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What's in store for Queensland's mining-centric airports?

March 8, 2018

With commodity prices starting to pick up again and talks about increases in mine production volumes, I thought examining the relationship between coal and passenger traffic at Queensland’s resource focused airports would be helpful and hopefully yield some interesting findings.

 

 

To provide some background for those unfamiliar with the sector, Queensland is one of Australia’s, if not the world’s, largest coal-producing regions. The Bowen Basin, shown in blue on the map, is the most prominent coal mining area in the State and most active in terms of number of mine sites. From an airport perspective, the region is serviced through the east coast ports of Townsville, Mackay, Rockhampton, Gladstone, Emerald, and Moranbah. The latter two are located directly in the Basin itself. Other smaller airports also service direct charter flights, but I’ll restrict the analysis to this portfolio for the purposes of the analysis. The region is known primarily for its production of metallurgical coal, or coking coal, which is used in the steel making process. Thermal coal deposits, used for electricity generation, are less prominent in the region, being more abundant in southern parts of the country. Note: Map image sourced from Queensland Globe.

 

Airport Passenger Growth

The chart below illustrates the annual passenger traffic at each of these airports for the last 10 years. The range of airport traffic volumes varies considerably, with Townsville Airport the largest, handling approximately 1.5m passengers in FY-17, to Moranbah at approximately 120,000 passengers in the same period. The next chart presents a growth index of the data to better illustrate growth trends. Note that Moranbah was removed from the analysis as the growth curve was extreme relative to its peers given its small base, however its overall pattern remains similar to those shown.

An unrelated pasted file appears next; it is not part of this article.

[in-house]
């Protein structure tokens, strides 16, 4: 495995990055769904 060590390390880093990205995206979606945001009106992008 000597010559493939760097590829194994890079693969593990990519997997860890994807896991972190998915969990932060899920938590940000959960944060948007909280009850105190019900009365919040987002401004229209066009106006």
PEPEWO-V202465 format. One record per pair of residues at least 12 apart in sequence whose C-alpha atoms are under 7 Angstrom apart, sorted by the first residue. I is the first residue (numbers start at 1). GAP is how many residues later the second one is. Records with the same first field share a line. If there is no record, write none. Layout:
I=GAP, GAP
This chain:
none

Source: BITRE

 

Source: BITRE

 

The resources boom is evident in the growth patterns of each of the airports, with sharp increases occurring in FY-10/11, peaking two years later, and declining from there. As a summary, the next graph illustrates the aggregated passenger growth rates for all airports.

 

Traffic and Coal Relationship

Annual coal production volumes (coking and thermal) for the Central and Northern regions of Queensland have been plotted below for the last 10 financial years. The Southern region has been omitted as the airports covered in this analysis lay well outside this area. Volumetric increases are notable in the 2010 financial year, with notable declines in succeeding years, due largely in part to weather-related shutdowns during those periods, followed by gradual increases over the remaining periods. The average annual price for coking and thermal coal, also shown on the graph, appears to act as a leading indicator for coal production, which makes intuitive sense, by at least a year. Interestingly, although significant price declines occurred from FY-13 to FY-16, production volumes over this period were increasing steadily.

 Source: Qld DNRME

 

I’ve graphed the year-on-year growth rates for airport passengers and coal production volumes to see if there was any discernible pattern between these two variables. The following graph illustrates the findings. What is interesting in the comparison is that the overall shapes of the growth curves are very similar, although offset by one year. This is likely a result of the lag in the consumption of labour and the length of the production process from run of mine (ROM) to saleable coal. Unfortunately, with production rates running ahead of passenger traffic, its use as a leading indicator is somewhat limited.